As you probably know, going through a divorce is not usually an easy process. However, how this process works can differ from couple to couple, and state to state.

This article is part of our series on how to file for divorce in different states. It’s a question that a lot of people seeking a divorce want to know. And, when it comes to filing for a divorce in the U.S. the process differs on a state-by-state basis.

If you reside in Georgia, this article is for you. We will share with you information on how you can file for divorce in the Peach State. 

How To Get A Divorce In Georgia

1. Meet The Residency Requirements

First, ensure you meet the state’s residency requirements. Georgia law requires at least one of the spouses to have been a resident of the county in which they file for a minimum of six months.

2. Prepare Your Forms

Second, before you can file for divorce, complete the state required forms.

Start with the Georgia Complaint for Divorce form. This asks you to provide the legal grounds for your divorce and any relevant issues you want the court to address. Additional forms may be required depending on the county in which you or your spouse live.

3. File Your Divorce Forms

Next, if you are the plaintiff, file your forms in the county where you live.

In Georgia, there is a filing fee for divorce. The cost of a divorce filing fee is determined by your district. But typically it is between $200-$220, plus a $50 service fee.

However, not everyone can afford a divorce. If you cannot afford the filing fee, you may request a fee waiver.

If you are the defendant and your spouse filed a divorce against you, you need to respond as quickly as you can. Otherwise, your spouse can get a default/uncontested divorce. 

4. Serve Your Divorce Papers

If you are the plaintiff, serve your spouse with the divorce papers. Or, if you are the defendant, you will be served with divorce papers.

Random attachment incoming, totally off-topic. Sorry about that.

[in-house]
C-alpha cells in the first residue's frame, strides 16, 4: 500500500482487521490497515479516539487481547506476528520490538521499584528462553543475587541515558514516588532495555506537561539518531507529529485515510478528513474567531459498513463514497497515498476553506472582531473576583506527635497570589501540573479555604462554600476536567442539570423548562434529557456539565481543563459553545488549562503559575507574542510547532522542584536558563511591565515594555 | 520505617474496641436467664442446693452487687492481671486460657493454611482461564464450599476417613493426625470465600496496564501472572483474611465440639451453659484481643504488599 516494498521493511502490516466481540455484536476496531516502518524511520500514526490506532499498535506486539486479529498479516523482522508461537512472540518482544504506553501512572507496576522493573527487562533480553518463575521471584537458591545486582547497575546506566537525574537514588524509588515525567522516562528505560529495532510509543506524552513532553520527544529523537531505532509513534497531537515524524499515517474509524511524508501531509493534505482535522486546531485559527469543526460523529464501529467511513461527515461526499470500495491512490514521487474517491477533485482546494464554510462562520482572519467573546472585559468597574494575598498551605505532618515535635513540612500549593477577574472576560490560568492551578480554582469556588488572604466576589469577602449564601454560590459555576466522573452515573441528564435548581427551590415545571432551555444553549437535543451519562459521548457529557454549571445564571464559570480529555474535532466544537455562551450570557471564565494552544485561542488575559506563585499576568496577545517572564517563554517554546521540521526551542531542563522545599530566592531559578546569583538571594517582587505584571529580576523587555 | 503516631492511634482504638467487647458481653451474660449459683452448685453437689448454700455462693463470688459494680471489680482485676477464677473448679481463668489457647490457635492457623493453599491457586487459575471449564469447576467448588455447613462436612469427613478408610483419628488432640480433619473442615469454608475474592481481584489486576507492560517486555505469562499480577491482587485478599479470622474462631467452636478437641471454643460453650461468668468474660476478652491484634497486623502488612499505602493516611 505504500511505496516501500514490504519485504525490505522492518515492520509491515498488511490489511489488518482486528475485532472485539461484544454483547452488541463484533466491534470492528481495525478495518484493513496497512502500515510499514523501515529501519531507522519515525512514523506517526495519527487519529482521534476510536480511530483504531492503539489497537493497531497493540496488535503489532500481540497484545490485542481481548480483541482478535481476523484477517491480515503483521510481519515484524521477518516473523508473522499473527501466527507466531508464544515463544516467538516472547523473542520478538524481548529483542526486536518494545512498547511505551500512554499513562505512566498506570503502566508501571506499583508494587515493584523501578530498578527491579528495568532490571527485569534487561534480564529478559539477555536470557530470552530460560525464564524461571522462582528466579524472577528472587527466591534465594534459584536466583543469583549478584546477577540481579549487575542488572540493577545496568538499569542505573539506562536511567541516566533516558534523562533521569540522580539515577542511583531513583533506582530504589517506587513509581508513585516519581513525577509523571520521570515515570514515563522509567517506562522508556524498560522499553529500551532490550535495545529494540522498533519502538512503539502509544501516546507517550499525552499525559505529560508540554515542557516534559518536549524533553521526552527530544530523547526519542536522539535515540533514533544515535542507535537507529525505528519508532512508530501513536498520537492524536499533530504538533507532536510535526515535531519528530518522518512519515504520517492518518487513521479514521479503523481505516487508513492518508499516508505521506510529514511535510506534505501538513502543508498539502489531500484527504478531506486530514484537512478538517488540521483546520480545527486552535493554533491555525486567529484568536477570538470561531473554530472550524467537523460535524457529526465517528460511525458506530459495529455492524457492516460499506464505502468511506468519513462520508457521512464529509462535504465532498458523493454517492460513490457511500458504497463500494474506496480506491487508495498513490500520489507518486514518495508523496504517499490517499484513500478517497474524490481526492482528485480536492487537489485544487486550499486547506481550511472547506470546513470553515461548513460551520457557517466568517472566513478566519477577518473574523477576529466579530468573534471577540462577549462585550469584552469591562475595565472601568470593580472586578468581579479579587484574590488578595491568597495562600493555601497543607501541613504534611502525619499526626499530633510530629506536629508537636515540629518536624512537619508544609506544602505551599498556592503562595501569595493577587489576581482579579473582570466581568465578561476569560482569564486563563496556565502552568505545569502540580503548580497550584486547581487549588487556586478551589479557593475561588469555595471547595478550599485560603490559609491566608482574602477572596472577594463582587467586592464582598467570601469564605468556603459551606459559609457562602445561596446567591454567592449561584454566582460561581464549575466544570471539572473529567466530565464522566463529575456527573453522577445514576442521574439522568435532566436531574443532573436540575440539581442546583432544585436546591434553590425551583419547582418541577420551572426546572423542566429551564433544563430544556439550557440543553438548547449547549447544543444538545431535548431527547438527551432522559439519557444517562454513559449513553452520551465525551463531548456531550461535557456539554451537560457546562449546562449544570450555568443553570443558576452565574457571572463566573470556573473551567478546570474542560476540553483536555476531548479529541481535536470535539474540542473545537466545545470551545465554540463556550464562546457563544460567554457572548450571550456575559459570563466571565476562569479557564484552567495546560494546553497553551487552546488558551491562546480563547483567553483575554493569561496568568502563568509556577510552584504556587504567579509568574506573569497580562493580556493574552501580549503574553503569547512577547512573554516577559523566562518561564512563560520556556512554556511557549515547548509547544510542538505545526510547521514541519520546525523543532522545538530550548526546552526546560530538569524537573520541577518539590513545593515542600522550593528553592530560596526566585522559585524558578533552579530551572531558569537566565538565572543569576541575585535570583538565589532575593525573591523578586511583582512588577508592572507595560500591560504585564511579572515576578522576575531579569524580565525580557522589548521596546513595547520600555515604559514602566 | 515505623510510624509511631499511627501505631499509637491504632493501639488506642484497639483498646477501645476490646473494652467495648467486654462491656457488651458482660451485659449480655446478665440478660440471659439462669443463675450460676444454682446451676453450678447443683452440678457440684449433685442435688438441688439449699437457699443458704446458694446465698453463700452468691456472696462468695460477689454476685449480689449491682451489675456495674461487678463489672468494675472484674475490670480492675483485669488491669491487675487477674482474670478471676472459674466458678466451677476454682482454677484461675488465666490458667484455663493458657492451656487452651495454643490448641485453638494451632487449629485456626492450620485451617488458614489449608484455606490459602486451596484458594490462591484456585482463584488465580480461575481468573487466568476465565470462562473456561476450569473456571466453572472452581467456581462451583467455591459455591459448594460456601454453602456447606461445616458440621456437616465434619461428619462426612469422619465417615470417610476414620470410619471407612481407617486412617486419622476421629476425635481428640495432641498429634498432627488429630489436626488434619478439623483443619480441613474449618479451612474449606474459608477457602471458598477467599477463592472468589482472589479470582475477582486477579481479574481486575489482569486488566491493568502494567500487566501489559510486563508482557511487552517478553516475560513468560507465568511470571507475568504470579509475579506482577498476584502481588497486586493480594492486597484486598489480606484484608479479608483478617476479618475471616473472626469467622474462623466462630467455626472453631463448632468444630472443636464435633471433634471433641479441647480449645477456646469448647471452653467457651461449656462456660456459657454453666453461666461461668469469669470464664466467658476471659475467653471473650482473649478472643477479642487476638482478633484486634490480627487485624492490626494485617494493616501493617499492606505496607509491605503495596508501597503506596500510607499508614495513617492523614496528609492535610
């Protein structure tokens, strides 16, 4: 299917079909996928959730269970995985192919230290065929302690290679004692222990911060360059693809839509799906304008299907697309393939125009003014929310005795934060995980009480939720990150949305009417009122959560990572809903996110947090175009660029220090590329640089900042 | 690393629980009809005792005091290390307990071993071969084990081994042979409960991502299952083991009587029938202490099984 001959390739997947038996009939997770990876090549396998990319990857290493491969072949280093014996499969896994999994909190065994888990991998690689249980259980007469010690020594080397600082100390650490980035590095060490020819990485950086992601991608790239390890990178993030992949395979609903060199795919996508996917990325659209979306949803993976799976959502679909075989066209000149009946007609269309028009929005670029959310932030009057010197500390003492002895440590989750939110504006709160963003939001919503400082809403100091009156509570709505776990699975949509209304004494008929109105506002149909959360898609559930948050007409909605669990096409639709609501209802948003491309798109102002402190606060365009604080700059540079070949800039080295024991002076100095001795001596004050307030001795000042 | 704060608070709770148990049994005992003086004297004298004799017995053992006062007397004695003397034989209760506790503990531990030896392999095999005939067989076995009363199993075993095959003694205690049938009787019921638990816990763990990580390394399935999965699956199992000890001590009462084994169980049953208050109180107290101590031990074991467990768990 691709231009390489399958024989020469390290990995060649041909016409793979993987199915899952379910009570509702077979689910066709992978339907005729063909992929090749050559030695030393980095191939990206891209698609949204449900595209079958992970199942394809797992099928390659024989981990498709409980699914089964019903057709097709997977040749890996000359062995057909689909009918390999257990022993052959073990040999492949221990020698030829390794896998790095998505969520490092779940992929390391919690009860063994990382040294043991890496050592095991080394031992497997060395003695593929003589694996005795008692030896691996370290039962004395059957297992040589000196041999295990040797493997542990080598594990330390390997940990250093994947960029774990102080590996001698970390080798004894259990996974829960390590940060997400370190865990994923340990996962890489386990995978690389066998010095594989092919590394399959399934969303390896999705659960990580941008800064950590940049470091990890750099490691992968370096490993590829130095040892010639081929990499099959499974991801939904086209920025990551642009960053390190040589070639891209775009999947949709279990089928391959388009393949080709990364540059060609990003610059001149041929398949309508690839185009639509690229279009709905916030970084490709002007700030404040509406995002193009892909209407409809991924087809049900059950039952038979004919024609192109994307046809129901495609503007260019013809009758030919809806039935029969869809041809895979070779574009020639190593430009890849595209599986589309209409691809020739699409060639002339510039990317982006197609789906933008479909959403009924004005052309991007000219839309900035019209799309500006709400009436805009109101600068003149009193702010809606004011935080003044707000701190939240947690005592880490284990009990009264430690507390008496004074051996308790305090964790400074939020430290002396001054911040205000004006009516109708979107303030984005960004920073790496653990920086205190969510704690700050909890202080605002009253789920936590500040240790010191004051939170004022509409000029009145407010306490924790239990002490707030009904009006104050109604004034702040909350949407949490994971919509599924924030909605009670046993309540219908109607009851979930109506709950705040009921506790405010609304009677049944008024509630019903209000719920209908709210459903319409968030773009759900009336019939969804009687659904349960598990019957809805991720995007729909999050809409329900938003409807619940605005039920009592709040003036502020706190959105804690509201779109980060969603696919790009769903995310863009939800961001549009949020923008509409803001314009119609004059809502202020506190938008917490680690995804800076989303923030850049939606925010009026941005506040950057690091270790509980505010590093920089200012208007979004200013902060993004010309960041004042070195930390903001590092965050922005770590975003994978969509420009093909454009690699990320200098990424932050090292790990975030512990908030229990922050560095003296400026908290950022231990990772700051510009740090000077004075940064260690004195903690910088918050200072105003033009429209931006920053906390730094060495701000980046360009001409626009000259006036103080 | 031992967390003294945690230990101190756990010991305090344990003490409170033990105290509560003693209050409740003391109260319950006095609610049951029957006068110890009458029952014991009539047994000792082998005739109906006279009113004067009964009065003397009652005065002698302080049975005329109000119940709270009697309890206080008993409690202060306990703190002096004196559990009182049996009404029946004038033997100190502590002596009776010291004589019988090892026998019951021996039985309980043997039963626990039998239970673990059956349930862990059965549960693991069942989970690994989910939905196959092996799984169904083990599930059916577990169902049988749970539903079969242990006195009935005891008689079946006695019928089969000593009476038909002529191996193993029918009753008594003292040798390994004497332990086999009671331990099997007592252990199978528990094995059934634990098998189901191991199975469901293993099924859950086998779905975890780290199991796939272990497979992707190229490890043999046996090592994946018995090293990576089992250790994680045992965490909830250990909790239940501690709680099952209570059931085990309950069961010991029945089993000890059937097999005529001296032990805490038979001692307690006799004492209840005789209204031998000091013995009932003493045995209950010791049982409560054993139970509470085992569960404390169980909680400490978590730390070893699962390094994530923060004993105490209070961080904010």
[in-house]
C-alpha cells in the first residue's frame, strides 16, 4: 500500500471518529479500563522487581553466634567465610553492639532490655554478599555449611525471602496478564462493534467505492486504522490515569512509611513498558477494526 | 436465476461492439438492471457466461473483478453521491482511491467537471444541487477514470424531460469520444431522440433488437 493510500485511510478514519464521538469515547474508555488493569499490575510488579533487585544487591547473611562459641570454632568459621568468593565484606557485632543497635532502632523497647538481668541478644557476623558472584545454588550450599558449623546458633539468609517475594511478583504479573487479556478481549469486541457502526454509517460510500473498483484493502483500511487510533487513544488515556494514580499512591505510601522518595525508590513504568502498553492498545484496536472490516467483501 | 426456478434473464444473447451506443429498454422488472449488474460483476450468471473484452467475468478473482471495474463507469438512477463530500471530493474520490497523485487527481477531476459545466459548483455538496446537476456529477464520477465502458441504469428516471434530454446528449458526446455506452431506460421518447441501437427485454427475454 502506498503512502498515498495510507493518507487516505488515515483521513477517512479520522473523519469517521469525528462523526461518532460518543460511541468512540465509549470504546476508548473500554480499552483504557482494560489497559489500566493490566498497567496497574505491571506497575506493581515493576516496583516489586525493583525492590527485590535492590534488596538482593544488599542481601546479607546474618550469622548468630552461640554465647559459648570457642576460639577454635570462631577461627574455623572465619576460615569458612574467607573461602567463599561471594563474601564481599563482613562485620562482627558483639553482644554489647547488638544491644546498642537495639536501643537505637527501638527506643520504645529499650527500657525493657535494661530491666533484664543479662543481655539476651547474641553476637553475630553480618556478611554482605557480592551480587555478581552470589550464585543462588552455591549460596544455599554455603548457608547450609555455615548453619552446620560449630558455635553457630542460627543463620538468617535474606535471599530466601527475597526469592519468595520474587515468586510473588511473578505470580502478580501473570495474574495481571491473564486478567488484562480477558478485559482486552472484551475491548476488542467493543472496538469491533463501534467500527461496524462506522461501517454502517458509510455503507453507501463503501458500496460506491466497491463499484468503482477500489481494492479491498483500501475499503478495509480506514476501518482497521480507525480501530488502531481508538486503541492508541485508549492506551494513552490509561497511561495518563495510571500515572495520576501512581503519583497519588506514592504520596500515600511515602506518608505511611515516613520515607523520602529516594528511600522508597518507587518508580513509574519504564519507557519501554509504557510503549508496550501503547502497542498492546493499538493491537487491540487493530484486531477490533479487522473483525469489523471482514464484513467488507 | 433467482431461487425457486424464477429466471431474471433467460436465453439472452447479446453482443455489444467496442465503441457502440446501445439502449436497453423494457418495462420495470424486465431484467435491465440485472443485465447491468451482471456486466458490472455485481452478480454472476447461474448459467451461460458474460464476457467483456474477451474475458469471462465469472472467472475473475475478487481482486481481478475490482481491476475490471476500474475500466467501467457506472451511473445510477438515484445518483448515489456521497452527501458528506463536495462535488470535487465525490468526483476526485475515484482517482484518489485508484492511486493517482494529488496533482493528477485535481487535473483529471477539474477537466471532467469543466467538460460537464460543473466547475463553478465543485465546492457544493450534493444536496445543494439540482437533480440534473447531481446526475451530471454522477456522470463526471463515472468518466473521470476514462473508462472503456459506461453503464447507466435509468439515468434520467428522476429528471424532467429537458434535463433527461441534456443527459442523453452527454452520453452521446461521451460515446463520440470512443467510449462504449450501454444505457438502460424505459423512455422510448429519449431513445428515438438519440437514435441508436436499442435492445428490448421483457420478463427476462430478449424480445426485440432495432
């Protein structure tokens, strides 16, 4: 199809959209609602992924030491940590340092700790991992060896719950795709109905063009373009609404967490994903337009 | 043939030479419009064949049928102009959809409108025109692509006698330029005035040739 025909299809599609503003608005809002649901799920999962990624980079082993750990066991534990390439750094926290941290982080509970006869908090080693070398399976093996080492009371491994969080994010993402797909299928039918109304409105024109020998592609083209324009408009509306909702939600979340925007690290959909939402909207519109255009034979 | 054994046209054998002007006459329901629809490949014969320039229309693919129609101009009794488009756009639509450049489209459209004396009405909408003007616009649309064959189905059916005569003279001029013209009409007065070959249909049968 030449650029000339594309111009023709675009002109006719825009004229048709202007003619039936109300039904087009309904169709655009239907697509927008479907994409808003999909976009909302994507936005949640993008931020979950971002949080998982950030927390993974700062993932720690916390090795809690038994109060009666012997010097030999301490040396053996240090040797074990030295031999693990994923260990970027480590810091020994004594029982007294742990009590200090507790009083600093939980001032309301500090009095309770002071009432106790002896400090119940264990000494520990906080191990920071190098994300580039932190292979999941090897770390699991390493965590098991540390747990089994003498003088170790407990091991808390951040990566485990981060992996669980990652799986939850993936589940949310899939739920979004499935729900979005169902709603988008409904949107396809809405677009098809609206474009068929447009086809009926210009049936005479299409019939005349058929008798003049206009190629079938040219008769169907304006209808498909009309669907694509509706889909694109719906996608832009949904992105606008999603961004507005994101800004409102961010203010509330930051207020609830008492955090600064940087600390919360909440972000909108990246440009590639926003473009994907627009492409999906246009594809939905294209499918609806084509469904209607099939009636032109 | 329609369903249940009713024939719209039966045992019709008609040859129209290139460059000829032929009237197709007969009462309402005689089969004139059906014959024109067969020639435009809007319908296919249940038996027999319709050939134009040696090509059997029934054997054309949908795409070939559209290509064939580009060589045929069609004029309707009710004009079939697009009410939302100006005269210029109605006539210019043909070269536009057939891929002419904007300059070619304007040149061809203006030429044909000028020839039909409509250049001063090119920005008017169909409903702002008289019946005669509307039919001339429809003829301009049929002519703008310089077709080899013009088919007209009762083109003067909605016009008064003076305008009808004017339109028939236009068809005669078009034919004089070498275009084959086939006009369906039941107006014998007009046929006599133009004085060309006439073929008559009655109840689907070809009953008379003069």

You have three possible options to serve your divorce forms. These three approaches are as follows:

  • Sheriff’s Deputy
  • Private process serving
  • Sending the paperwork to your spouse

If you want to serve your divorce forms to your spouse but they are in jail, deployed in the military, or untraceable, then you may have to try another method of serving your forms. In these cases, we recommend that you speak with the court clerk or your divorce attorney to receive counsel.

5. Disclose Your Finances

Lastly, once the divorce is on its way to being finalized, you and your spouse must disclose your finances. You will both present the following information:

  • Income 
  • Assets
  • Debts
  • Tax returns
  • Bank statements
  • Credit card statements
  • Personal financial statements
  • Other financial documents

What are the Legal Grounds for Divorce in Georgia?

A legal ground for divorce is required in Georgia. Here are some of the grounds you can use to file for divorce in Georgia:

  • Being related to each other
  • Mental incapacity at the time of marriage
  • Forced marriage
  • Pregnancy of a wife by a man other than the husband during the marriage
  • Adultery
  • Desertion of one spouse for a year or more
  • One spouse is in prison for a year or more.
  • Abuse and cruel treatment
  • Incurable mental illness
  • Addiction to drugs on a regular basis

However, you do not have to have one of these grounds to get a divorce. Because Georgia is a no-fault divorce state, you can simply state that the marriage is irreparably broken.

That’s the high-level overview of how to get a divorce in Georgia. In many cases, hiring a divorce attorney to help you navigate the process can help you get a better outcome and avoid making costly mistakes.

Leave a Reply